More about New Observations from Bayesian Network Modeling and Change-Detection Analysis on the Lake Erie Bluff Coast of Pennsylvania
On the perimeter of the Great Lakes, coastal bluff retreat is a pervasive geologic hazard. Bayesian Network modeling was recently completed for the first time on the Lake Erie coast of Pennsylvania to help explain bluff retreat within six large coastal watersheds along the western Erie County littoral cell (WECLC). The optimal model comprised eight geo-environmental variables: bluff resiliency, long-term retreat rate, bluff face slope, beach width, toe elevation (beach height), top-shale elevation, bluff height, and wave impact hours. The model was trained and tested across the 1938-2007 period, validated by determining its skill at predicting known bluff-crest change between 2007 and 2015, and then used to simulate bluff-crest retreat through 2065. Overall, the model had a 71.5-95.4% correct classification rate and an 84% average predictive probability. To qualitatively gauge erosion hazards, the modeling suggests that stakeholders considering moving to, or remaining on, a lakefront lot on the bluff top can informally monitor: (i) long-term retreat rate and average bluff-face slope, both of which are inversely correlated with bluff stability; and (ii) bluff-toe elevation and beach volume, both of which are positively correlated with bluff stability.
High-resolution sediment-loss mapping was also completed for the first time on the WECLC coast wherein topographic changes (yielding sediment gains and losses) were mapped every ~1 m2 along ~33.5 km of bluff face. The data reveal that steady average lake levels (e.g., during 2007-2015) were associated with an ~70% reduction in sediment supply from eroding bluffs compared to historically rising and falling lake-level periods. The reduced sediment supply to the littoral zone (~13,250 m3/yr) affects beach resources along the WECLC, while awareness of the issue may allow more precise erosion mitigation at Presque Isle State Park immediately downdrift. The data also reveal that bluffs in the Crooked Creek watershed are the most erosional in western Erie County and are critical for sand supply to the WECLC and ultimately Presque Isle State Park. Crooked Creek’s lakefront bluffs supplied ~700 m3/bluff km/year of sand and gravel to the littoral zone, or 53% to 220% more than any other WECLC watershed. Because of this, a feeder-bluff conservation program could be adopted to preserve coastal sediment supply and help reduce coastal erosion along and west of Presque Isle State Park. Erie Bluffs State Park in the eastern half of the Crooked Creek watershed is the best watershed-scale candidate for designation as a feeder-bluff conservation area.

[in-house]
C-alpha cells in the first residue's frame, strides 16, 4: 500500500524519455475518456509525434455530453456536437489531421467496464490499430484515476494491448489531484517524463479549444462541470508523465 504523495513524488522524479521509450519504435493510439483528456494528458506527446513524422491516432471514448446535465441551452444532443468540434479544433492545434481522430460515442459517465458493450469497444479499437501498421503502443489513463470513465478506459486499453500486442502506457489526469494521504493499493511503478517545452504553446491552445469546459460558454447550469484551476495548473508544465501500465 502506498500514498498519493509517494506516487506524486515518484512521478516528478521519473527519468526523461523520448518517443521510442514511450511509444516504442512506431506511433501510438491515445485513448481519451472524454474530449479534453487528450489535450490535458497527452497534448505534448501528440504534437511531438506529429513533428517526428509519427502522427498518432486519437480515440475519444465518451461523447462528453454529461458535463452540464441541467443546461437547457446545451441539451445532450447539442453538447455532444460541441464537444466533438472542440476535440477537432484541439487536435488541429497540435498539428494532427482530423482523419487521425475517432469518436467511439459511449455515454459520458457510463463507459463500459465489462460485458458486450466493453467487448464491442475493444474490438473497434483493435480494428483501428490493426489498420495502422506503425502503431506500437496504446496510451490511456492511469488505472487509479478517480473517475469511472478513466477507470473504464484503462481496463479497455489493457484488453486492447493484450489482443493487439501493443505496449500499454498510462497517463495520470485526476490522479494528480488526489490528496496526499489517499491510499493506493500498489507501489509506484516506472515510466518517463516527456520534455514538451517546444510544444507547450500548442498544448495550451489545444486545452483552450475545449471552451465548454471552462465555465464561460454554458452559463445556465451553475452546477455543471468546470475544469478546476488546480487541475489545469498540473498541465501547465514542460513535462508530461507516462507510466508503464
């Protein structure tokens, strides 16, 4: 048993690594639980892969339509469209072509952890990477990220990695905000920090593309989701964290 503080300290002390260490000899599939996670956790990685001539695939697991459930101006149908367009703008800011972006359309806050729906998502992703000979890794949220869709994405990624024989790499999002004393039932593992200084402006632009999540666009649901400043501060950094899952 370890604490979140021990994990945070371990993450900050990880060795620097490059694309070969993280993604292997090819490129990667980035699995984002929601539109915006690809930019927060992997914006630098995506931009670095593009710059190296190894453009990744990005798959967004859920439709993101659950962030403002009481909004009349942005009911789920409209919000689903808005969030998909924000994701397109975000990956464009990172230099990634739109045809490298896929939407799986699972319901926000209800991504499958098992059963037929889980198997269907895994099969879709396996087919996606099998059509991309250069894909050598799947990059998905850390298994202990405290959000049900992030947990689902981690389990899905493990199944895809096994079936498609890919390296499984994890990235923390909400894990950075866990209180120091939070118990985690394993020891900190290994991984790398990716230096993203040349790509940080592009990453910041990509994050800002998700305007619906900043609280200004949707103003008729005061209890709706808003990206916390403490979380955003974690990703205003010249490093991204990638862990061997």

More about the PA Lake Erie Watershed
The Pennsylvania portion of the Lake Erie watershed drains an area of 508 square miles, including all or portions of 33 municipalities in Erie and Crawford counties. There are 52 streams totaling a length of 1,122 miles within the watershed. Water resources within the watershed and along the coast supply drinking water to its residents, support economic growth primarily through recreational boating and fishing opportunities, provide spawning habitat for Lake Erie fishes, and supply habitat for aquatic-dependent plant and animal species. Stress from urbanization, industrialization, and agriculture pose a threat to Lake Erie’s recreation and tourism-based economy, ecosystem, and the health of its residents and visitors. In addition, bluff recession poses a threat to the Pennsylvania Lake Erie economy, environment, and safety of its residents. Pennsylvania possess approximately 76.6 miles of Lake Erie shoreline, which includes Presque Isle State Park, Erie Bluffs State Park, several public access points, and privately owned properties.